That state of overactivation can lead some immune cells to become, quite literally, exhausted. In people with ME/CFS, natural killer T cells — a type of white blood cell that helps initiate an immune response — become much less active. These cells help keep persistent viruses, such as herpes viruses, in check, and when they become exhausted, those lurking viruses — which likely weren’t responsible for the initial dysregulation — spring back into action.
“It looks like this state of exhaustion results in the reactivation of a lot of the persistent viruses in our body, particularly herpes viruses,” said Liisa Selin, an immunologist at the University of Massachusetts Medical School. This reactivation can overwhelm an already overwhelmed immune system, potentially causing a range of symptoms — including neural cell death — and exacerbating dysregulation. Early evidence suggests long covid patients show similar signs of latent virus reactivation.
Scientists still don’t understand why dysregulation or reactivation happens or whether there are risk factors that predispose some immune systems toward getting out of whack. Studying long covid might offer researchers a chance to see how these processes unfold, and look for genes or environmental factors that might be associated with long covid and potentially other conditions.
Overactive immune systems can also stoke chronic inflammation of the brain’s immune cells (called microglia), which could be causing many of the neurological symptoms that can pop up after an infection, said Younger. “Some viruses may be traumatizing or sensitizing microglia,” he said, causing the cells to stay in a hyper-sensitized state. “As a consequence of being on guard all the time, the person is going to feel sick.”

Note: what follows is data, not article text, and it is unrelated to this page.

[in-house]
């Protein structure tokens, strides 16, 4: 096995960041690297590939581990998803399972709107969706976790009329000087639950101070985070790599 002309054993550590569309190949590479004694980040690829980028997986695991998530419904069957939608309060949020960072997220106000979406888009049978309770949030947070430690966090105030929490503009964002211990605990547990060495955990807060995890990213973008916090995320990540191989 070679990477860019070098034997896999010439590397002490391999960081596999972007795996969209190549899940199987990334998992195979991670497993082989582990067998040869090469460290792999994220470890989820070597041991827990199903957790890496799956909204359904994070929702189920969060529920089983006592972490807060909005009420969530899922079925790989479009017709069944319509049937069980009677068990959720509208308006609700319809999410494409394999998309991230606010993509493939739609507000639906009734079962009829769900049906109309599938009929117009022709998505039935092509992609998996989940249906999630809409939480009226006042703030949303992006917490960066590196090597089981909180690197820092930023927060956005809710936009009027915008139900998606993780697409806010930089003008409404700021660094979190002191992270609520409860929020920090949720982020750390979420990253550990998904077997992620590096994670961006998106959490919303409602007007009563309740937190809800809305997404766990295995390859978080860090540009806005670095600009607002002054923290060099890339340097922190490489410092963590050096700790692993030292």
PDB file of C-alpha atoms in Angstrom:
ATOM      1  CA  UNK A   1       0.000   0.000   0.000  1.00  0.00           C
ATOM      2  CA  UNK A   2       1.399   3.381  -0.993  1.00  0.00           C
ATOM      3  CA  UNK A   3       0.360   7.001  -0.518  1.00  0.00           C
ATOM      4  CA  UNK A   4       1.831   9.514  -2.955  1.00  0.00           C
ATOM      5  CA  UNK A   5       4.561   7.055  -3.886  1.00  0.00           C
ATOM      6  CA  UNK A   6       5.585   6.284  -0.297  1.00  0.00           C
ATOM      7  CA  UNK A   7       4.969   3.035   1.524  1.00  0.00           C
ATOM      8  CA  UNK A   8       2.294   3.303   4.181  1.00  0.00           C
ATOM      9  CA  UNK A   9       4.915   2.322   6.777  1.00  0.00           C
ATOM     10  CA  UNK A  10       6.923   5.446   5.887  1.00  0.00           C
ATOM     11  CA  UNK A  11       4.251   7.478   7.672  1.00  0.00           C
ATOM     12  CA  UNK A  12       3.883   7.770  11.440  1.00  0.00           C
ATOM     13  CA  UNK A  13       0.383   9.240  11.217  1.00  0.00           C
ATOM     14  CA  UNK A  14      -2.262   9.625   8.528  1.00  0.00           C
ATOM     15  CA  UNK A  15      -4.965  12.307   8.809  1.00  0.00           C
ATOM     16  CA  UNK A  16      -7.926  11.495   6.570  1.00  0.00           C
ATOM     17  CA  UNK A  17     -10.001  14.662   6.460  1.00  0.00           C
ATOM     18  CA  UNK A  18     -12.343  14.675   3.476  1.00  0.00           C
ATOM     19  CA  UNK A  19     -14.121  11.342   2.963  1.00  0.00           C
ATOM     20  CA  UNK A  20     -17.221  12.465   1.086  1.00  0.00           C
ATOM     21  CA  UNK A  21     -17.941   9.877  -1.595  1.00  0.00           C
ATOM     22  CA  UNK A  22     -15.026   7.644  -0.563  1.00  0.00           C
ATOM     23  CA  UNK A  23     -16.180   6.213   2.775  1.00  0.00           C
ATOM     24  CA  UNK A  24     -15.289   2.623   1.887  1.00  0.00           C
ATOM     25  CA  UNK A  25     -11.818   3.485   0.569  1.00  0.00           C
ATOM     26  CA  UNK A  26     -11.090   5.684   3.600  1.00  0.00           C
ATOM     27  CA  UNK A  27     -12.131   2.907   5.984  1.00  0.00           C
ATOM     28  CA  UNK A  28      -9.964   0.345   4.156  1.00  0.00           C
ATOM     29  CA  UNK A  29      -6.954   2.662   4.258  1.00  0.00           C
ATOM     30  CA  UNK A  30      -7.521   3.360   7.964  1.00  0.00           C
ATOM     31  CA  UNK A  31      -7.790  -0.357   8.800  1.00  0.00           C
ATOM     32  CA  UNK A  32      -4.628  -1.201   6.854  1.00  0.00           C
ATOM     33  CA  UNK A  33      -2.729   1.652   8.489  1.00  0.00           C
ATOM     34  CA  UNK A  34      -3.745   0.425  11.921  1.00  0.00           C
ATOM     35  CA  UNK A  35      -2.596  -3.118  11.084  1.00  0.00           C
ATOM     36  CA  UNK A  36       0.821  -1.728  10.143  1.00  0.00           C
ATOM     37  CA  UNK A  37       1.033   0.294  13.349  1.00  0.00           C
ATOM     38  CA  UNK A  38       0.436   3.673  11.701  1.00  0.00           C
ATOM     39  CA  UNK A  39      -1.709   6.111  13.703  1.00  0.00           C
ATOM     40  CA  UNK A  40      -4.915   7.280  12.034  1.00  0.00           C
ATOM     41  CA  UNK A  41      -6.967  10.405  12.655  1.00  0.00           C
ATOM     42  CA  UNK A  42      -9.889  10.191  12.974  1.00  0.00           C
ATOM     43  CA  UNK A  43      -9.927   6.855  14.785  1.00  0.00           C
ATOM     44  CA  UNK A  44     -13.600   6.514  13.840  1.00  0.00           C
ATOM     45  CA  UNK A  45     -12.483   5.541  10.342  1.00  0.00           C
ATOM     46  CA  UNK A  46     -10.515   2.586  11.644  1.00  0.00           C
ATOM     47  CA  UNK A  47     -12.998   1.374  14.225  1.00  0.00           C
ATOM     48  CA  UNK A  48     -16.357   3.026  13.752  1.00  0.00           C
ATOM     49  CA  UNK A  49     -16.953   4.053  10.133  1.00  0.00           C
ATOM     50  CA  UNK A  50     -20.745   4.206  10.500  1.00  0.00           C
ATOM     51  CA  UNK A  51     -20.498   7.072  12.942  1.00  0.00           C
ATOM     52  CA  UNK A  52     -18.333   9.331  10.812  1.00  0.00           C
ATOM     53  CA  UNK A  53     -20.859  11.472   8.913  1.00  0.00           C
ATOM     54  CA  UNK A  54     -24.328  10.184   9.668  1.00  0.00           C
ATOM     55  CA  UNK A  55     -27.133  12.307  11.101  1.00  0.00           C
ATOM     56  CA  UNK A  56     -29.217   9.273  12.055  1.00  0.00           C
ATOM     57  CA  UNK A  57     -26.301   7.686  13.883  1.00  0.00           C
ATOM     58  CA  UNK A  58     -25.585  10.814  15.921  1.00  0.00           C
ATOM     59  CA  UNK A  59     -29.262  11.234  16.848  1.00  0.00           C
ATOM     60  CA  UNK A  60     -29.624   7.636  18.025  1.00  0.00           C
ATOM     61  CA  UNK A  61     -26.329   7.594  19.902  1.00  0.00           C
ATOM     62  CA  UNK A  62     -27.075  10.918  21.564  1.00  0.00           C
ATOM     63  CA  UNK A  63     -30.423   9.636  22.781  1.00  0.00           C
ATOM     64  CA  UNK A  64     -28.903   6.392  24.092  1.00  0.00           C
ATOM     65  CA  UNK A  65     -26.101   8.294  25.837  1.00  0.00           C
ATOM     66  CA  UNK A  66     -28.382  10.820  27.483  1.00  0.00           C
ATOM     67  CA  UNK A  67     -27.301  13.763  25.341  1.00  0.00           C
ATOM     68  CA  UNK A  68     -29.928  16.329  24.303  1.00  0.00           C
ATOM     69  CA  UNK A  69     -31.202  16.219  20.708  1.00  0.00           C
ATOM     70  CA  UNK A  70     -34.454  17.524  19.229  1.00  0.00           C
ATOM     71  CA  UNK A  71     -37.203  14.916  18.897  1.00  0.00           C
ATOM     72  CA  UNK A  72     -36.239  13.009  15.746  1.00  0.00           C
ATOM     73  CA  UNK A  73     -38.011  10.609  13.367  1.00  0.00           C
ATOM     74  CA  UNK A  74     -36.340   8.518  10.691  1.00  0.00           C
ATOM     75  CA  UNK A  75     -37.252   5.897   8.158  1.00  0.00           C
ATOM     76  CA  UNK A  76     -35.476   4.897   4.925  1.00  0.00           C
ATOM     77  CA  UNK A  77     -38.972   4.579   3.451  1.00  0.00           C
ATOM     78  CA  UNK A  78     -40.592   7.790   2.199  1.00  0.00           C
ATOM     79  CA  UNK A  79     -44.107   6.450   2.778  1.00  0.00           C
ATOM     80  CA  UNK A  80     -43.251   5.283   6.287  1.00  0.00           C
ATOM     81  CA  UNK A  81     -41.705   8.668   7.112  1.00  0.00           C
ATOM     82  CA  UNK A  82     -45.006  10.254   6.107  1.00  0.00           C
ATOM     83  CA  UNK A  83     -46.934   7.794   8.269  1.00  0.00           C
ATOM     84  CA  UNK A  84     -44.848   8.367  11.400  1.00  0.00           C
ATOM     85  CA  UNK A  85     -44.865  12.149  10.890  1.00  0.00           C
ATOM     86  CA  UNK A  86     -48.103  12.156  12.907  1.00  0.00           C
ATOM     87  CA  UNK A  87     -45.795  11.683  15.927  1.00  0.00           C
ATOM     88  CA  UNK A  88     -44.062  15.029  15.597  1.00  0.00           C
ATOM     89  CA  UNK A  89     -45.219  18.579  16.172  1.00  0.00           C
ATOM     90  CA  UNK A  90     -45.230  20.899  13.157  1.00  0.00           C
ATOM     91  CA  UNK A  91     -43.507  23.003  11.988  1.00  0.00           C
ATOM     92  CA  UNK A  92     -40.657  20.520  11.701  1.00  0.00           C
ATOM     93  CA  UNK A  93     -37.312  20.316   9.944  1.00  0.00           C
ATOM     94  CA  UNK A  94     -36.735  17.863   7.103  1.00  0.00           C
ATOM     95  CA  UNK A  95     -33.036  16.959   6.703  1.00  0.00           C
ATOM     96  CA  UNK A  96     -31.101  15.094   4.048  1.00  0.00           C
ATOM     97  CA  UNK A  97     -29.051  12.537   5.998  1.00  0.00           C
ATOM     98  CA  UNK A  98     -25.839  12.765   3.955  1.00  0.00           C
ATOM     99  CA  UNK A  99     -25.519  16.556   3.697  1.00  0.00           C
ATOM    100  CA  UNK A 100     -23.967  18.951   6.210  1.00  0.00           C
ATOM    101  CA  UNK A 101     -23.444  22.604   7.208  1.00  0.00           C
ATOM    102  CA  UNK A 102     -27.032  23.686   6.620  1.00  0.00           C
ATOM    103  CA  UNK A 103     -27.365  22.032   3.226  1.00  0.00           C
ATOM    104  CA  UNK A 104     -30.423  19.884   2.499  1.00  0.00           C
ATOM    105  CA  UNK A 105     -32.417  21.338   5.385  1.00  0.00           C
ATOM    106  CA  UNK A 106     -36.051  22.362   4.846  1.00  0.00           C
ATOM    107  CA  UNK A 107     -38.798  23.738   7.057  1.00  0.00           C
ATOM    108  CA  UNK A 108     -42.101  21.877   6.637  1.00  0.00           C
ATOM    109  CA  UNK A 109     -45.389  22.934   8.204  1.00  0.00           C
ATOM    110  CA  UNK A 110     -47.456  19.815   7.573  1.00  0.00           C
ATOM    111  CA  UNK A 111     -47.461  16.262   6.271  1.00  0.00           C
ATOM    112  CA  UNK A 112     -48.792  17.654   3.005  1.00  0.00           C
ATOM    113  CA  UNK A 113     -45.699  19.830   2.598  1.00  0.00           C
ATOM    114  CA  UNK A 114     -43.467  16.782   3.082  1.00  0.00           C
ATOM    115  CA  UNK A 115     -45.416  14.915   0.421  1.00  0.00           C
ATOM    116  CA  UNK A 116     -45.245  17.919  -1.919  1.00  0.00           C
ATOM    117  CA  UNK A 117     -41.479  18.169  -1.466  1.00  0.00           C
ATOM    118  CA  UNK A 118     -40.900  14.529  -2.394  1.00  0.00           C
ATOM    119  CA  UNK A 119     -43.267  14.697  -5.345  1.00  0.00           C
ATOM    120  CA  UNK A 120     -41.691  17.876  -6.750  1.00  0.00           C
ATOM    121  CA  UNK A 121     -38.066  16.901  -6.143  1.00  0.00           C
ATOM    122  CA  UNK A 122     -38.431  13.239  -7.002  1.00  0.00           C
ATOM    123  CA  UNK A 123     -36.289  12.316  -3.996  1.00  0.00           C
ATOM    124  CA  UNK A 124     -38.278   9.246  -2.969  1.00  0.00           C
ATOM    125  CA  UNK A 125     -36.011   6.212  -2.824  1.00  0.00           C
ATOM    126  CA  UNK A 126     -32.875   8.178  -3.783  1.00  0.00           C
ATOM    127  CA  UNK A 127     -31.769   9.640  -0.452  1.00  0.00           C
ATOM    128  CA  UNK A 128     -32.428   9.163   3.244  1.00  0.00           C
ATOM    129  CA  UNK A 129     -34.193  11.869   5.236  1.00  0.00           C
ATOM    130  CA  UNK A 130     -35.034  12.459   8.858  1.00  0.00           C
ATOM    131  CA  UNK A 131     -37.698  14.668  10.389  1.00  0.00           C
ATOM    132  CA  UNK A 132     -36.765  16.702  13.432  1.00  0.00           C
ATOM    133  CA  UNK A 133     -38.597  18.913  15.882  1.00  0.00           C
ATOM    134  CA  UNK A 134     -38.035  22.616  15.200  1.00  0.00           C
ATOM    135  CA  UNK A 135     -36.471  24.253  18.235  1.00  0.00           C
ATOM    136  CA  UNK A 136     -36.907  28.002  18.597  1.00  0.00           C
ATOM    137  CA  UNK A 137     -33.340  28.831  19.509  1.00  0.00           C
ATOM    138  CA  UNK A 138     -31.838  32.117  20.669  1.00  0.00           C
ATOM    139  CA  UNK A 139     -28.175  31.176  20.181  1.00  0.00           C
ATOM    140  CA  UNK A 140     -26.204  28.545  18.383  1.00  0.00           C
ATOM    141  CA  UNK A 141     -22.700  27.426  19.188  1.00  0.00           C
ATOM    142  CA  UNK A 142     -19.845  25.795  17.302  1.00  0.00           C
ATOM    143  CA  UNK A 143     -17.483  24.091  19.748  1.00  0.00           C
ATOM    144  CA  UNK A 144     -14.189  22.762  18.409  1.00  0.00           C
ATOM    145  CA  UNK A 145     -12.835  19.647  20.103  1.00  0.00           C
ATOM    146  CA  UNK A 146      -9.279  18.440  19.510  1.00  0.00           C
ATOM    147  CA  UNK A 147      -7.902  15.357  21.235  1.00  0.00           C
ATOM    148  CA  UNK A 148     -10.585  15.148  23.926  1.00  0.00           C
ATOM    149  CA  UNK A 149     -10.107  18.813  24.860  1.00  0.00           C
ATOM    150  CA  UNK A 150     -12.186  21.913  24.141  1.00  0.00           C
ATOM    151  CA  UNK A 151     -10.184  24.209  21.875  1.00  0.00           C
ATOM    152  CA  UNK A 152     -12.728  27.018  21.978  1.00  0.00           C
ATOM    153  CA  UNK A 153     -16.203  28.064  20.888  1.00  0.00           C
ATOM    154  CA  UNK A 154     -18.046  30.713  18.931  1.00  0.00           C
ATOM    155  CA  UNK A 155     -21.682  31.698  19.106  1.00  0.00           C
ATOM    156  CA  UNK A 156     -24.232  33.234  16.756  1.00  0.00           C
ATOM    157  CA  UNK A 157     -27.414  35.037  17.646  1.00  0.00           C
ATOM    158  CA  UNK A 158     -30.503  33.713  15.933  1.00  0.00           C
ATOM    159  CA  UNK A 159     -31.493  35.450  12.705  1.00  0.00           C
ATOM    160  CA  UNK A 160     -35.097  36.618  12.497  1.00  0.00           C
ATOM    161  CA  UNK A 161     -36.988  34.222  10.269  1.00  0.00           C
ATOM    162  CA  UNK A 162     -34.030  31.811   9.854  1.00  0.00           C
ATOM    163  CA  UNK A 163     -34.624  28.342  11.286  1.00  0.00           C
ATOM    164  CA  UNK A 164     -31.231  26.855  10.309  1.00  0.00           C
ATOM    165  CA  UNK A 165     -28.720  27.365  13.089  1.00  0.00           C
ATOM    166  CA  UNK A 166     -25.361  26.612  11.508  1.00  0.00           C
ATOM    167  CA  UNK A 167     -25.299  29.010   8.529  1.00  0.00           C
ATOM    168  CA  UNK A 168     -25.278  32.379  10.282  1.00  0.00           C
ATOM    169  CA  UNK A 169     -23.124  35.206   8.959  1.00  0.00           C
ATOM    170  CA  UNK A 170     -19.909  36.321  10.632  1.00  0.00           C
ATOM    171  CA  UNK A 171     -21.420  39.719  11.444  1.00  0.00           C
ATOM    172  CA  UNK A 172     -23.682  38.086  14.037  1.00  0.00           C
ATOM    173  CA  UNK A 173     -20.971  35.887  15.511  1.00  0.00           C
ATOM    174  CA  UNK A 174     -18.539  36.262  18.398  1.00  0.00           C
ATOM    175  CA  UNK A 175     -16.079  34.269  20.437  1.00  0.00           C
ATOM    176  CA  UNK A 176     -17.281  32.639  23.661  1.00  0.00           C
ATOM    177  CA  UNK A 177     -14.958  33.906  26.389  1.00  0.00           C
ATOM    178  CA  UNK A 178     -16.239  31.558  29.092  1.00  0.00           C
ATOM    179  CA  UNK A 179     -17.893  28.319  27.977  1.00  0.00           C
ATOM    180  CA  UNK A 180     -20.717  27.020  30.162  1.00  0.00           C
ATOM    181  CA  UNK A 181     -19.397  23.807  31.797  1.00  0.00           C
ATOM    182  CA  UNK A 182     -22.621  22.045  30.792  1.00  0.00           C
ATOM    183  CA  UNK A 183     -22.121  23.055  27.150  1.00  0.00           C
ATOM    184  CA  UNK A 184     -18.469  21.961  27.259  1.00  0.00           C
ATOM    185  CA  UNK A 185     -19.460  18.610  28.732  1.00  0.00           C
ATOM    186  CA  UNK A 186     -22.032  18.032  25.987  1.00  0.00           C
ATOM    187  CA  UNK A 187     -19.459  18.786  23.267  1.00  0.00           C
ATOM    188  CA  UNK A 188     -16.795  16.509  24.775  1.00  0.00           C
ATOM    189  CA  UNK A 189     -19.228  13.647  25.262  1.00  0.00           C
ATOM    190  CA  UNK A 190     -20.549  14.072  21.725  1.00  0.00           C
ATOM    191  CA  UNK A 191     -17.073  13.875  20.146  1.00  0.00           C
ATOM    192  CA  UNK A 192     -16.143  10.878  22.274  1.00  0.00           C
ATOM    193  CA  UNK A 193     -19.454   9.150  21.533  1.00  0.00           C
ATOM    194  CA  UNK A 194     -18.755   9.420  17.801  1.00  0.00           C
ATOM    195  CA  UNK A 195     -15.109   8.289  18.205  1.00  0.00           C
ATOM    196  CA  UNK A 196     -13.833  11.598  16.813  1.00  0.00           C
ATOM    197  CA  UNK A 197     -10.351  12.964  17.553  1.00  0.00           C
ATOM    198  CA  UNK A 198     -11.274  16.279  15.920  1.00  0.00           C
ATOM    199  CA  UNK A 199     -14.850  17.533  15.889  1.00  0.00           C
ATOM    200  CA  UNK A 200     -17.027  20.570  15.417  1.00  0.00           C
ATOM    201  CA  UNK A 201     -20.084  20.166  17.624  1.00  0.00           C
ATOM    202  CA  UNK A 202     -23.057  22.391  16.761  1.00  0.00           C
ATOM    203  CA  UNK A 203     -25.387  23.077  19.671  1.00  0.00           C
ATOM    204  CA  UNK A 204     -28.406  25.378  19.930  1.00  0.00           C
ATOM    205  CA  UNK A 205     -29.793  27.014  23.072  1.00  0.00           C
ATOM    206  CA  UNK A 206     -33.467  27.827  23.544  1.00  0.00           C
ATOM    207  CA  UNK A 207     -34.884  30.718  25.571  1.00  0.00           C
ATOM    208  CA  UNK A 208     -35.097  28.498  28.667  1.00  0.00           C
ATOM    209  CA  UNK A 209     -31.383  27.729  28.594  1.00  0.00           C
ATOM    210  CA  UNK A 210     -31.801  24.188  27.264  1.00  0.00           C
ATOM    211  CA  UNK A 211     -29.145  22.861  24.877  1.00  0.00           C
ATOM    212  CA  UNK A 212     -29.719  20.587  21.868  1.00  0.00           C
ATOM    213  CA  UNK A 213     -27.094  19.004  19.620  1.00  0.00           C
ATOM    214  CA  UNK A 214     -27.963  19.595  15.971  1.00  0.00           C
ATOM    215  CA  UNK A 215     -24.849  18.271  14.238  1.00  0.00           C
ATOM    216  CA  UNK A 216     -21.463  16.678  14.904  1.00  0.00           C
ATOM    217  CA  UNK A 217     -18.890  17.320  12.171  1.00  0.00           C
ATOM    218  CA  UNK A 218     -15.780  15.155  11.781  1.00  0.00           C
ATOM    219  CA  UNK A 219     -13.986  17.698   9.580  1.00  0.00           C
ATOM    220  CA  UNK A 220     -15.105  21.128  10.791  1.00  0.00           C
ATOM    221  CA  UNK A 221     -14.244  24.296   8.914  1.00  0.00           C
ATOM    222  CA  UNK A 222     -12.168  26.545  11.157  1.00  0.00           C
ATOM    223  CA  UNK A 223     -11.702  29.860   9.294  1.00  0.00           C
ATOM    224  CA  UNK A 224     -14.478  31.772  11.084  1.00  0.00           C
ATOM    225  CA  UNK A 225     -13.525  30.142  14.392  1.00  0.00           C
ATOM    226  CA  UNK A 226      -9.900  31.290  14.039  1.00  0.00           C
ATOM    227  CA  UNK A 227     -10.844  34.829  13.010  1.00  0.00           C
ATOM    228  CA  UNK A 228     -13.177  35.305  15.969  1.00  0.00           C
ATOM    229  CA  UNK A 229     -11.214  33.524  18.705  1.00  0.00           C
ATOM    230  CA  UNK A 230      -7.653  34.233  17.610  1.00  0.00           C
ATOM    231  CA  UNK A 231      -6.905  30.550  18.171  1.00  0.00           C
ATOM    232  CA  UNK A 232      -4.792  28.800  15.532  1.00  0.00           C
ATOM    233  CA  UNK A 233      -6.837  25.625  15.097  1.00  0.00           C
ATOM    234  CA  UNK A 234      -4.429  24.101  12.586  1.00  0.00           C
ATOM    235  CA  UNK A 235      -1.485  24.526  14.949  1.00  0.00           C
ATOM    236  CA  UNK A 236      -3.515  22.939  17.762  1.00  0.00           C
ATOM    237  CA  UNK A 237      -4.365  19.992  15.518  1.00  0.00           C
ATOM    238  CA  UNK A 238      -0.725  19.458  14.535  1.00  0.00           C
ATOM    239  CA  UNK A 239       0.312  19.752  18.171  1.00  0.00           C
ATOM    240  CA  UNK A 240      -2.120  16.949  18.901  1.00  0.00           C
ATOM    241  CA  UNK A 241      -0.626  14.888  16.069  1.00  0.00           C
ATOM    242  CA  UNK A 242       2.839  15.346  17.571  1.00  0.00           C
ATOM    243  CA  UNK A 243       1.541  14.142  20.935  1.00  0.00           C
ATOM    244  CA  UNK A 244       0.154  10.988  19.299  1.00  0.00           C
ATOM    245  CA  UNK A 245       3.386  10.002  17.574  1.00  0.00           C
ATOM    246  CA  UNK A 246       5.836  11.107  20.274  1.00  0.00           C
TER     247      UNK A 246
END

Brain inflammation might also contribute to other conditions associated with post-infection fatigue, like postural orthostatic tachycardia syndrome, or POTS, which interferes with the functioning of involuntary processes like heart rate, breathing and body temperature.
Such hypersensitivity might also be what’s driving increased risk of Parkinson’s after influenza infection, said Richard Smeyne, a neuroscientist at Thomas Jefferson University who studies the long-term effects of influenza. “It might not be the flu itself causing this, but the viral infection is sensitizing the nervous system to other insults, which will happen later,” he said, including other pathogens or environmental toxins. “Any one of them alone wouldn’t lead to the development of the disease, but when you combine them, they synergize upon one another.”
Any uptick in Parkinson’s disease associated with SARS-CoV-2 would take decades to manifest, said Smeyne, but the pandemic could allow researchers to eventually uncover risk factors for this kind of sensitization. “Nature has given us the first part of the experiment, by infecting millions and millions of people with covid,” he said.
Over time, researchers may be able to see whether people with more exposure to agricultural pesticides, or those who got infected multiple times with SARS-CoV-2, had higher risk of developing Parkinson’s or other neurological disorders, he said.